Spring and Summer Time Dangers for Our Pets

posted: by: Fran Bailey Tags: "Clinic Specials" "News" 

Toxic plants can be dangerous for dogs and cats
While many of the plants that we commonly keep in our gardens are beautiful to look at, these same plants can cause serious gastro problems for our pets: such as azaleas, Japanese ewe, foxglove, tulips, oleanders, castor beans, chrysanthemums, sago palms and many other types of plants can all be very toxic to unsuspecting curious pets.

Pets can be exposed to chemical toxins in the spring
With warmer temperatures, many of us begin using chemicals such as fertilizers and insecticides on our lawns and gardens.  It is important to remember that these chemicals can be hazardous to pets.  All pets should be kept away from treated areas.  In many cases, safer non-toxic products may be preferable and equally effective.

Flea, tick and other parasite exposures
Spring is also the time of year when fleas, ticks and other parasites start to make their presence known.  Though fleas and ticks can be present year-round, their populations tend to increase drastically in the springtime,  Both dogs and cats are targets for these parasites.

Allergies in dogs and cats
Just as in people, springtime can bring on allergies for many dogs and cats as well.  Pets may develop allergies to plants, pollens, fleas, and many other substances.  Springtime allergies in pets most commonly show up as skin problems.  Allergic dogs and cats generally become very itchy, may experience hair loss or inflamed skin and may every show a change in behavior due to the irritation of the allergy.  Less commonly, respiratory symptoms or runny eyes may occur as a result of allergies in pets.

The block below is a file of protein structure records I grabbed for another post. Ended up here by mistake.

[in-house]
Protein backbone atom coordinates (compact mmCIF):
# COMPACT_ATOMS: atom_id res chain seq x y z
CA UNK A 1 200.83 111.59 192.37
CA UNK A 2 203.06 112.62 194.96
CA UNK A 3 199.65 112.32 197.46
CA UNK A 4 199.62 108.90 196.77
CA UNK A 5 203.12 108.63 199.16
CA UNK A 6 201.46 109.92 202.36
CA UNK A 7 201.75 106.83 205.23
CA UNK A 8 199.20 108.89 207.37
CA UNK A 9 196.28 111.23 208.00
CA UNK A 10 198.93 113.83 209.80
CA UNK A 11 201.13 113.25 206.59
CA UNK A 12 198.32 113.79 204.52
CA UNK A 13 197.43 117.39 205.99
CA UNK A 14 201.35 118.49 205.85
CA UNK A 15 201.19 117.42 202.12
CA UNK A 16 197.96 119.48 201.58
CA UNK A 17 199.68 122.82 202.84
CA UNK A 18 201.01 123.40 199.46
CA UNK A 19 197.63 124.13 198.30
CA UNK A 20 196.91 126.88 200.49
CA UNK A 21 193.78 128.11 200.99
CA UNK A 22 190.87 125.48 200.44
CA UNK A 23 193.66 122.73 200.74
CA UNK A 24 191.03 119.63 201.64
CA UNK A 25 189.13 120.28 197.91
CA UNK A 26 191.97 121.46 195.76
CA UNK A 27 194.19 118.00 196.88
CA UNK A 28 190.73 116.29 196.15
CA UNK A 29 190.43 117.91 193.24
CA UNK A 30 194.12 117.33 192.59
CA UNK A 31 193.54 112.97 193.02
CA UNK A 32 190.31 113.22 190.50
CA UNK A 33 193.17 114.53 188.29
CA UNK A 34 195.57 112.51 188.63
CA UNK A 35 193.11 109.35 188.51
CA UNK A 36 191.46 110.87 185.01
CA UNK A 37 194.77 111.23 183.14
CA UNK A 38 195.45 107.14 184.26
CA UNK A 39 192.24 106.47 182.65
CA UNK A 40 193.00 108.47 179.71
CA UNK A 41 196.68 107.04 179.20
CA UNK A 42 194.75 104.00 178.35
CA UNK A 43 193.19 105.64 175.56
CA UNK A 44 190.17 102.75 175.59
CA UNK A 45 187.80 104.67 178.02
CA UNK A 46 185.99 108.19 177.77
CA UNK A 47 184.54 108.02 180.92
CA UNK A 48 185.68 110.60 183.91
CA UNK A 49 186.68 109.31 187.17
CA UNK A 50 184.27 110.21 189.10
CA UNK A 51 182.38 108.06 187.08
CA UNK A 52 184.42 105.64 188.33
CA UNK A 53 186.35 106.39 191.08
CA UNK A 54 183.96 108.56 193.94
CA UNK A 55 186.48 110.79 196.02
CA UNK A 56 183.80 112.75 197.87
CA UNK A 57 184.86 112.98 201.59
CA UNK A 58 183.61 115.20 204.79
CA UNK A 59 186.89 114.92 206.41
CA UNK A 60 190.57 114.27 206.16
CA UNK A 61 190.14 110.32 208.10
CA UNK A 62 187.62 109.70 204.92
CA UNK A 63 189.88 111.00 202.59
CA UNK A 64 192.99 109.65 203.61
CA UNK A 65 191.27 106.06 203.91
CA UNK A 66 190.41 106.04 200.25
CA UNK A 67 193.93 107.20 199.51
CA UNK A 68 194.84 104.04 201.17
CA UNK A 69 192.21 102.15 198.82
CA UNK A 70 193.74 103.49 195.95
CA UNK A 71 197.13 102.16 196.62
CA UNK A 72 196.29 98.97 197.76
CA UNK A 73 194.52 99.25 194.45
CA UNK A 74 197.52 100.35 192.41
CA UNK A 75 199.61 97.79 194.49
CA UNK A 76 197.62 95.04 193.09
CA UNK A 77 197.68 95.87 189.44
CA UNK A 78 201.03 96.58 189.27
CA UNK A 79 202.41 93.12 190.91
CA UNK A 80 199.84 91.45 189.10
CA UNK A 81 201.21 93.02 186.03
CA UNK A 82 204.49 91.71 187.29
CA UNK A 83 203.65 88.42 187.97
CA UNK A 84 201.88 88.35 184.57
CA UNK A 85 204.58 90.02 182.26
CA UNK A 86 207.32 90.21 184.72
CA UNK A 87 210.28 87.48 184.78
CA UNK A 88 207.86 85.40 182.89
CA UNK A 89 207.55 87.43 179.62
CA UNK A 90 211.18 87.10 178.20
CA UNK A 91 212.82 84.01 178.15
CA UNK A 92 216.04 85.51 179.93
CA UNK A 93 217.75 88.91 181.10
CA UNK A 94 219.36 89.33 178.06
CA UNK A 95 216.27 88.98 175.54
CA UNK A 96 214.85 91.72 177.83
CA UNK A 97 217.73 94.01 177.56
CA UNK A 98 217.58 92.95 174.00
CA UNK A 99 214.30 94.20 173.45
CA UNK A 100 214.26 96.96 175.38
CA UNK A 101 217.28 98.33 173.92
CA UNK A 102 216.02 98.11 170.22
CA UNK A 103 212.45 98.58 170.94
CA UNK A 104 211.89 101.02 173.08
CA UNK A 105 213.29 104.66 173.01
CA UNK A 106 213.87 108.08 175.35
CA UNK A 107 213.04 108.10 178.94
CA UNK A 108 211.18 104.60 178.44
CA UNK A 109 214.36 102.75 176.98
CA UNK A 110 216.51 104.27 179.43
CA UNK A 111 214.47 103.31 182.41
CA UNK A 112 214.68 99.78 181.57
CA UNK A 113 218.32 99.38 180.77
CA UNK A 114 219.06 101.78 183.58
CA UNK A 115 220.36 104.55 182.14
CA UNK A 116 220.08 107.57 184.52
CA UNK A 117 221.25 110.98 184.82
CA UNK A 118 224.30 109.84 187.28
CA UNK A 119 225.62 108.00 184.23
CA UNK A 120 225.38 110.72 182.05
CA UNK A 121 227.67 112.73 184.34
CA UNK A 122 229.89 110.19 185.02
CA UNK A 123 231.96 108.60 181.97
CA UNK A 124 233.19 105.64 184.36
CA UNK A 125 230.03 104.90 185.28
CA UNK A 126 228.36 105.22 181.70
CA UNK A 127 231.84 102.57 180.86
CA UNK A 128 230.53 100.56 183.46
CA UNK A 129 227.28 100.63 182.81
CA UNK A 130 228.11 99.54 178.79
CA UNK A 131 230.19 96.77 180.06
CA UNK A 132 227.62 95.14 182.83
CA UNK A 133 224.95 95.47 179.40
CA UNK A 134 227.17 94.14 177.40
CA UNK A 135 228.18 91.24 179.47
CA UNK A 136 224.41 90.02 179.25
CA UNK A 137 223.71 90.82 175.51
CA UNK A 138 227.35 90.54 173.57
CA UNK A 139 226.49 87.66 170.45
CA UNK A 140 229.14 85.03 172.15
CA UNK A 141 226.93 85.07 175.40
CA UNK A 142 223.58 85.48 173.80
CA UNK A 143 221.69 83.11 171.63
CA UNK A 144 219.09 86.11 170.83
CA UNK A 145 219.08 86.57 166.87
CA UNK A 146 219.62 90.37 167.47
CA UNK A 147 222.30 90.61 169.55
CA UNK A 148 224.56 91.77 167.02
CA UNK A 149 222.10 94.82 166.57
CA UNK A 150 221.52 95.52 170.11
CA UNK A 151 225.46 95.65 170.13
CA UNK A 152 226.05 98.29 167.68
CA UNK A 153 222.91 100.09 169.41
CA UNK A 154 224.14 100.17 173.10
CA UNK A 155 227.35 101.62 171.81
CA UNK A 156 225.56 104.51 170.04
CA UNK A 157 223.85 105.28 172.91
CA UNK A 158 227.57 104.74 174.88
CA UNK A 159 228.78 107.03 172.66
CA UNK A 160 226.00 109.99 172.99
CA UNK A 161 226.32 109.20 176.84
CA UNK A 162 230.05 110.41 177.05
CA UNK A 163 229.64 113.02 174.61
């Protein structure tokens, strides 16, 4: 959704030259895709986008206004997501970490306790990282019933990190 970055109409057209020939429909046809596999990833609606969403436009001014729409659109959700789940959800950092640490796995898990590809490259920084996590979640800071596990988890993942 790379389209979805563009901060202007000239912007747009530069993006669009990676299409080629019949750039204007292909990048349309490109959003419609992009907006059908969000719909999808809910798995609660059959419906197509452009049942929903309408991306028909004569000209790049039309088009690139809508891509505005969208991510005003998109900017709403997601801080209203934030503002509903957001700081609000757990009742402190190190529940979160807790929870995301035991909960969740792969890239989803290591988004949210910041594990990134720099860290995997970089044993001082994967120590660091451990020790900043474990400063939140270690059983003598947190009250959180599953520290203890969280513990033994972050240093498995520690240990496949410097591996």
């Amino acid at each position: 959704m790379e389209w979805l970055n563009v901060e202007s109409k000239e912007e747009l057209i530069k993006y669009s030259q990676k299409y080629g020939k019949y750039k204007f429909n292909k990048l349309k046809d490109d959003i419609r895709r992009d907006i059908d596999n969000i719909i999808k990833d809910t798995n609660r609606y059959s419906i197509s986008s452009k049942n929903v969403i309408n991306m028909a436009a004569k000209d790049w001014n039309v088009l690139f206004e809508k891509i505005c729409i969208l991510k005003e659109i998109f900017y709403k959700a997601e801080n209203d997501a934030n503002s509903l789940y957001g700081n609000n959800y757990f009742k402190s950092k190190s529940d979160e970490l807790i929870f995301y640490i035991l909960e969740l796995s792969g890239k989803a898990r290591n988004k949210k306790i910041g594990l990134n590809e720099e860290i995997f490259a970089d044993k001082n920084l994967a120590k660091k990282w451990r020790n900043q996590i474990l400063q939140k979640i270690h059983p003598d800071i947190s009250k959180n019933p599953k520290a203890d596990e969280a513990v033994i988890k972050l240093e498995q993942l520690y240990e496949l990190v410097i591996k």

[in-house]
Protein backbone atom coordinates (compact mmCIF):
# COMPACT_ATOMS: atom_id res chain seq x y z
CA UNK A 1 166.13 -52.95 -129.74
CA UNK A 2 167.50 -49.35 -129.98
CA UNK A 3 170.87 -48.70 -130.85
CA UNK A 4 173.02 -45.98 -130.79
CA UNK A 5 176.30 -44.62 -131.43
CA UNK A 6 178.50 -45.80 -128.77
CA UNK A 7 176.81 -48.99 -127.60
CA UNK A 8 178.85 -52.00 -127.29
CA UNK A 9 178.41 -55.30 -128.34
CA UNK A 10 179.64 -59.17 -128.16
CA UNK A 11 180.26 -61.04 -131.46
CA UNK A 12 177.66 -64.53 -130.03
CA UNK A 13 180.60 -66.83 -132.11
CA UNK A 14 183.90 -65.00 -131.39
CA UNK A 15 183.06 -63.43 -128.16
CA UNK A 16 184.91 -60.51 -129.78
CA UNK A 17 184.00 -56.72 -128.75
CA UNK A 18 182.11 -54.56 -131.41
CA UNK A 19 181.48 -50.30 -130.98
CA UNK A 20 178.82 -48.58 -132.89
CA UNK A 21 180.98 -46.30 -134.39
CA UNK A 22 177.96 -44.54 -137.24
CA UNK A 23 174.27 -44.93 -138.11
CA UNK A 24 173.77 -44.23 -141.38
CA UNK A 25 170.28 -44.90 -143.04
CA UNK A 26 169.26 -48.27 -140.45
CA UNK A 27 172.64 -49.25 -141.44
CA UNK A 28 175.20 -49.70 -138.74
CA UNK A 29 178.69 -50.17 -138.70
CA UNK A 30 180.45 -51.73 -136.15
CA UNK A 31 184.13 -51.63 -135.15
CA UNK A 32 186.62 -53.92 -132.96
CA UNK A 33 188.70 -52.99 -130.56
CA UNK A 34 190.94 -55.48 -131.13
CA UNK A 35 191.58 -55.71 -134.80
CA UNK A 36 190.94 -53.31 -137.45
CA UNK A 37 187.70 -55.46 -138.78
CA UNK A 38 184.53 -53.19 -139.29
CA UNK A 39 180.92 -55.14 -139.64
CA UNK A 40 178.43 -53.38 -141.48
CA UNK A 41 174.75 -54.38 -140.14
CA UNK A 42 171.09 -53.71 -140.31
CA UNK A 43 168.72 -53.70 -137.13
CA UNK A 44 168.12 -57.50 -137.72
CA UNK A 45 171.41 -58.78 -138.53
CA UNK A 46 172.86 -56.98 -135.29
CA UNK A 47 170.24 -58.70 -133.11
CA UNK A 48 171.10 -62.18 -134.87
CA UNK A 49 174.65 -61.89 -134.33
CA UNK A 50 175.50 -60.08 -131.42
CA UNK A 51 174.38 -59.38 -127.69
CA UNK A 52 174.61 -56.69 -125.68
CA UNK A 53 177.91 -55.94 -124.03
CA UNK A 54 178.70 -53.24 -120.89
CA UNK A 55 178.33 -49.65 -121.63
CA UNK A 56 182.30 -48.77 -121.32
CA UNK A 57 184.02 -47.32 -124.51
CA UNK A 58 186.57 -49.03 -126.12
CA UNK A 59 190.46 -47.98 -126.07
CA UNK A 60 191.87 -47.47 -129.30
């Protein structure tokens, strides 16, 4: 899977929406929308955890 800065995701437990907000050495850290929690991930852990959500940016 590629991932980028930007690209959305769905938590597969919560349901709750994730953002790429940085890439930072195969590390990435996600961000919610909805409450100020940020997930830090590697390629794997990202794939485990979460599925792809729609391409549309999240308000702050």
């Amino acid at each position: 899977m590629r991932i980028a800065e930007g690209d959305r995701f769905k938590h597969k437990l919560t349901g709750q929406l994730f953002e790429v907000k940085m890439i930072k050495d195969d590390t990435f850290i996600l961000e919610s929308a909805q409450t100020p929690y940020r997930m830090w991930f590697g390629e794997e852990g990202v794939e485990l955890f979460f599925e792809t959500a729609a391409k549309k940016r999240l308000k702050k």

Prevention is always the easiest choice when it comes to protecting your pet from dangers, but if they get in something, its important to know the warning signs:  vomiting, diarrhea, seizures, and lethargy are common symptoms of toxic ingestion, but you know your pet.  If he/she isn't acting normal to you please call.

Dogs can overheat very quickly.  Symptoms are panting, lethargy, drooling, fever, vomiting, and collapsing.  If there are indications that your pet is showing signs of heat stroke, the first thing you should do is remove them from the environment and bring them to a cool room or shaded area.

You can call our phone line 24 hours a day (225) 791-2098.  If we are closed there is an emergency number to call.